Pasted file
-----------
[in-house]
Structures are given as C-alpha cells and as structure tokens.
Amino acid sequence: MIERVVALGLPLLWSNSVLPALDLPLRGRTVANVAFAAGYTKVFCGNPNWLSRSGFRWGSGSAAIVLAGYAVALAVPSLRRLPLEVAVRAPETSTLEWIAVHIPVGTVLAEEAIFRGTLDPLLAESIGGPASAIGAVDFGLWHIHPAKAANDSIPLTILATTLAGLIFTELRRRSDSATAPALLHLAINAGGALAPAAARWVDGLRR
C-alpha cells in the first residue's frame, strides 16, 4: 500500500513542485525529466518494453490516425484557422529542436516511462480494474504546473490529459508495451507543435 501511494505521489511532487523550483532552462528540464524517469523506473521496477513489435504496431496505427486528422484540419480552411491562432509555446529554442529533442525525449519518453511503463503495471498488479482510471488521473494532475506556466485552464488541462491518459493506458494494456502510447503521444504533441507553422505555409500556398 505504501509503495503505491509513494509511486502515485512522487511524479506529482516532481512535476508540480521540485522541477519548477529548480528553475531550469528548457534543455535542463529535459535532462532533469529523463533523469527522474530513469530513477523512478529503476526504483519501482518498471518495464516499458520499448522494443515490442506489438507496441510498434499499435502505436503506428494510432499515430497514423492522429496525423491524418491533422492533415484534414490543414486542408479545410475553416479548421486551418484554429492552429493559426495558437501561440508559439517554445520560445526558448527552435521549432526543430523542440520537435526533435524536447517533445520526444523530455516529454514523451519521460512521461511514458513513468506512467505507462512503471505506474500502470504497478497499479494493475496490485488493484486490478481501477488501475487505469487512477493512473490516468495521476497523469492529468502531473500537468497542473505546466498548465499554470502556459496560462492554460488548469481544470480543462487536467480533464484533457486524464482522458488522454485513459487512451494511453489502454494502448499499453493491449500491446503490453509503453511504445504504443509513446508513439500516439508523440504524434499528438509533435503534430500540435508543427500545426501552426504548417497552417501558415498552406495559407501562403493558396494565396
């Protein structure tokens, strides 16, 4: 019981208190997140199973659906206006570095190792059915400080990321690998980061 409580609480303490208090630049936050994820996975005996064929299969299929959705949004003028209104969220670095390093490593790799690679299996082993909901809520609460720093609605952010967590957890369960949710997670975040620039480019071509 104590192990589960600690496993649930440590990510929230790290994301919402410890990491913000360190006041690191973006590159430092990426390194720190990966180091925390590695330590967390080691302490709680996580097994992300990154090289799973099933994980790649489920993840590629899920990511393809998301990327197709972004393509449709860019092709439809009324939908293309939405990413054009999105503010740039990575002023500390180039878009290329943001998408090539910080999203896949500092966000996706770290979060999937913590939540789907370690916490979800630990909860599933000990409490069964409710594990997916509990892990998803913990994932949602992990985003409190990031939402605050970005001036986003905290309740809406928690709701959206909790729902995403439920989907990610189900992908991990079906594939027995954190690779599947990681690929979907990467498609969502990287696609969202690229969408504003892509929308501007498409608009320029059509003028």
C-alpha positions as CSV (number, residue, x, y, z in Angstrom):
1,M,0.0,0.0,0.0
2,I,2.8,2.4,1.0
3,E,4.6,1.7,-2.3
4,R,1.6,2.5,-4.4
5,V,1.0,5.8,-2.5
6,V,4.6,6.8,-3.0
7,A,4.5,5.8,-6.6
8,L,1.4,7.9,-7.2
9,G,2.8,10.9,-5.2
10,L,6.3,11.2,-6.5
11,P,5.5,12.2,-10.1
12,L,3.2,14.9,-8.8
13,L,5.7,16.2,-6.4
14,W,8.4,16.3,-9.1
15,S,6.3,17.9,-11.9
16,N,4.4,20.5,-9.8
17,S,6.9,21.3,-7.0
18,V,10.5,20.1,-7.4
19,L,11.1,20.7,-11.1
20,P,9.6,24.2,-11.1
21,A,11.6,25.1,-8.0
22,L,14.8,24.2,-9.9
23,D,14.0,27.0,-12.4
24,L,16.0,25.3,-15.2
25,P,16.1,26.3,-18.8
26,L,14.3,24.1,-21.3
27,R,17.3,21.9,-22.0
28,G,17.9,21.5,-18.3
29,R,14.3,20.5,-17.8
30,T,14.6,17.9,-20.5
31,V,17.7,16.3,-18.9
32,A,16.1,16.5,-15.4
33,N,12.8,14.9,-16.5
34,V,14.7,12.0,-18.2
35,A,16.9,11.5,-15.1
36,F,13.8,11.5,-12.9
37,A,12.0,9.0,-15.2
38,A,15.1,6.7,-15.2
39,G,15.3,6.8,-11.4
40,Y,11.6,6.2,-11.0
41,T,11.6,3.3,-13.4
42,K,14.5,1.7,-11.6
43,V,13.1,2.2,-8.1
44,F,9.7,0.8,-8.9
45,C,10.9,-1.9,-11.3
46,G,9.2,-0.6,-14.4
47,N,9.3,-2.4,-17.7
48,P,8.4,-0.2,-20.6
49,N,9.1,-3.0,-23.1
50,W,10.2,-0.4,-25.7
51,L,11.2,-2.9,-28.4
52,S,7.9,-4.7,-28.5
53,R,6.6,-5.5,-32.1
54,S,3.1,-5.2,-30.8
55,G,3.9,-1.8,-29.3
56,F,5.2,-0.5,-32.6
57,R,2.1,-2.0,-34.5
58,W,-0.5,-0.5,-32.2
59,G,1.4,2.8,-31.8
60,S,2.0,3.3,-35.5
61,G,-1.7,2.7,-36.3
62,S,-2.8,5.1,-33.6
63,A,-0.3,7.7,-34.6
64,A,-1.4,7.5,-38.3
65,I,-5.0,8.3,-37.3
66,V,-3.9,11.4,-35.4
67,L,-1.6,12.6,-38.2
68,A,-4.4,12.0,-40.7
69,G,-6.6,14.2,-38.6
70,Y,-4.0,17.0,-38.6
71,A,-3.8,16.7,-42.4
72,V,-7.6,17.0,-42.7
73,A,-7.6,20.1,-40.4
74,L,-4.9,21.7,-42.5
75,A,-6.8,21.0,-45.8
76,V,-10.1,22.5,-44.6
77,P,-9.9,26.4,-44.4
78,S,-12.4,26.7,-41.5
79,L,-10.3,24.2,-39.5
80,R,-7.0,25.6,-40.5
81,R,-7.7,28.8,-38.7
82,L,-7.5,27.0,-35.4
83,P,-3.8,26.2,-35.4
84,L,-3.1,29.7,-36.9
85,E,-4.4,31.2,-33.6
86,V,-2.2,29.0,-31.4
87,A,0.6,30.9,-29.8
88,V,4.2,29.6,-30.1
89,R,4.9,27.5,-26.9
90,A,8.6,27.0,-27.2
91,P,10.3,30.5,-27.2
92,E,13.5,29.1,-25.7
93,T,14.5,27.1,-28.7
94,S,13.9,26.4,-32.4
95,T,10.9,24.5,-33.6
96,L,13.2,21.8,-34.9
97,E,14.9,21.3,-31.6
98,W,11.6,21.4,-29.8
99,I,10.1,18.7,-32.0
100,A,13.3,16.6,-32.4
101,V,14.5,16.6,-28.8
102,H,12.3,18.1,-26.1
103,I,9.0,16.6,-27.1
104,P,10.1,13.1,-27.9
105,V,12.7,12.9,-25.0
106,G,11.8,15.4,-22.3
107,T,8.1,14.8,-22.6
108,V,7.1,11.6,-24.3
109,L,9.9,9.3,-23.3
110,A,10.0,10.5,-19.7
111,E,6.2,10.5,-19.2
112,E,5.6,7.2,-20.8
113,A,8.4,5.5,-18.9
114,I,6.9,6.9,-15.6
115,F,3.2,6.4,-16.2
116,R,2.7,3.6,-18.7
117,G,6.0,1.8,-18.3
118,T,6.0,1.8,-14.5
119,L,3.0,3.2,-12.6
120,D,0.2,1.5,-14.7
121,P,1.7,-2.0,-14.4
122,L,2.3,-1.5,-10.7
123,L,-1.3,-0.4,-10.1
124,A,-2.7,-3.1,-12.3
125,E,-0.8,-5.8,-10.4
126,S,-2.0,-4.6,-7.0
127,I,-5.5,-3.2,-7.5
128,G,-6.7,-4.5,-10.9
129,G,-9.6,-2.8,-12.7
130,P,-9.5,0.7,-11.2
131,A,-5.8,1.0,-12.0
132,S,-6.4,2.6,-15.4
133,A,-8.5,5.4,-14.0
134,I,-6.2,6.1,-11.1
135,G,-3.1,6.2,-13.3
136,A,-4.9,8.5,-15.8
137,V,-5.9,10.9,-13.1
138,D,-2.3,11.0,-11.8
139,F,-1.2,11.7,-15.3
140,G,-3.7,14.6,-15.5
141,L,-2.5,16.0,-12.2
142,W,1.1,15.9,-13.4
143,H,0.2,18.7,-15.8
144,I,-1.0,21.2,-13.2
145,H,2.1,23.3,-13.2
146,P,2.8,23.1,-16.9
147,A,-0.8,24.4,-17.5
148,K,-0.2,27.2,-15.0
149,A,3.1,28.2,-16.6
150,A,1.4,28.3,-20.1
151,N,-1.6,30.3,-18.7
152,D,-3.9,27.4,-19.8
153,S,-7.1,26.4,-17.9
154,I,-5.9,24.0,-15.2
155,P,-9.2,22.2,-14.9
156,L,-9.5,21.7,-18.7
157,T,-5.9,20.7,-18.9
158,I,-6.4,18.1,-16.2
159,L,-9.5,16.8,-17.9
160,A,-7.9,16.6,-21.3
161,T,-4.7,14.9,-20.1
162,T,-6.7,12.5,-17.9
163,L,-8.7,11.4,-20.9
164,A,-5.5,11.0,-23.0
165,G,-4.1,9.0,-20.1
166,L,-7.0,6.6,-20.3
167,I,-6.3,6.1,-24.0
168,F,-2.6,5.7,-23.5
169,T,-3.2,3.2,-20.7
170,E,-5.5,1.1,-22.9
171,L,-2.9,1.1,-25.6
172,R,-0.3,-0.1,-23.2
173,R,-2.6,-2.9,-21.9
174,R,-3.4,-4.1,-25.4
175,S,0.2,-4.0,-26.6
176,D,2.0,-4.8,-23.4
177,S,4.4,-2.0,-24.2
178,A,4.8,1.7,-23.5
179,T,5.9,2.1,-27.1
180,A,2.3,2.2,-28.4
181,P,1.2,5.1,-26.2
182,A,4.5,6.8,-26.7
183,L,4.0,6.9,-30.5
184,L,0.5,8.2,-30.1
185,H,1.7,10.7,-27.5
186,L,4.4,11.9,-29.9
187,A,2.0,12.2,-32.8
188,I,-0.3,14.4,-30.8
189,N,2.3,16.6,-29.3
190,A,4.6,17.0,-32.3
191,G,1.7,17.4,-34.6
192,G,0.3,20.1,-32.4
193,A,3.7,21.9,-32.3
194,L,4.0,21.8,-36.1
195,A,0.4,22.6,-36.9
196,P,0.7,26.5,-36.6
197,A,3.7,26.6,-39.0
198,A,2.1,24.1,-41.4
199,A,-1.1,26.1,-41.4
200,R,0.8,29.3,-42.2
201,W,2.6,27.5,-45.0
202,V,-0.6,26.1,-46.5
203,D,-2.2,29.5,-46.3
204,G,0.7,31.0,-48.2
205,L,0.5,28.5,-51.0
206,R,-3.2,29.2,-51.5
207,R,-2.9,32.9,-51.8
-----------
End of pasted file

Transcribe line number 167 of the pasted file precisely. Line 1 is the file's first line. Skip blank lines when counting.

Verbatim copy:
161,T,-4.7,14.9,-20.1